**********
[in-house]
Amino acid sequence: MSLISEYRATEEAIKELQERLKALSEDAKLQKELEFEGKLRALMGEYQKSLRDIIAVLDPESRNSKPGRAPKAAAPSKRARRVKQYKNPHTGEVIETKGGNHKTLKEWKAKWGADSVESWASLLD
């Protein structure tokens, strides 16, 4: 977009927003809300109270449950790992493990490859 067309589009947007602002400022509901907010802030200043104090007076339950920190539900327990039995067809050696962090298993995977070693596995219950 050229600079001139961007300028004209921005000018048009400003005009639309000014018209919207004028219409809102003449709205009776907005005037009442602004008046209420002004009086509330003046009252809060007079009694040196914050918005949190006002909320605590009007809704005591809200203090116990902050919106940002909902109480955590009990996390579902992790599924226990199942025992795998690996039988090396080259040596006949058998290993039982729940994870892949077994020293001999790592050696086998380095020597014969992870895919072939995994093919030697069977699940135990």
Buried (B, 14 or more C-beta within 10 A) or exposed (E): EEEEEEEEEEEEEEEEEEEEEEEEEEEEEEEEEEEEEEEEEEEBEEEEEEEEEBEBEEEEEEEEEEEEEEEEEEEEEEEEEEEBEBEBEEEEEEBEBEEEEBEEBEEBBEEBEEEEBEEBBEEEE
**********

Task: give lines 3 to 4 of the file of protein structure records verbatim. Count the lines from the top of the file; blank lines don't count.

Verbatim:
């Protein structure tokens, strides 16, 4: 977009927003809300109270449950790992493990490859 067309589009947007602002400022509901907010802030200043104090007076339950920190539900327990039995067809050696962090298993995977070693596995219950 050229600079001139961007300028004209921005000018048009400003005009639309000014018209919207004028219409809102003449709205009776907005005037009442602004008046209420002004009086509330003046009252809060007079009694040196914050918005949190006002909320605590009007809704005591809200203090116990902050919106940002909902109480955590009990996390579902992790599924226990199942025992795998690996039988090396080259040596006949058998290993039982729940994870892949077994020293001999790592050696086998380095020597014969992870895919072939995994093919030697069977699940135990």
Buried (B, 14 or more C-beta within 10 A) or exposed (E): EEEEEEEEEEEEEEEEEEEEEEEEEEEEEEEEEEEEEEEEEEEBEEEEEEEEEBEBEEEEEEEEEEEEEEEEEEEEEEEEEEEBEBEBEEEEEEBEBEEEEBEEBEEBBEEBEEEEBEEBBEEEE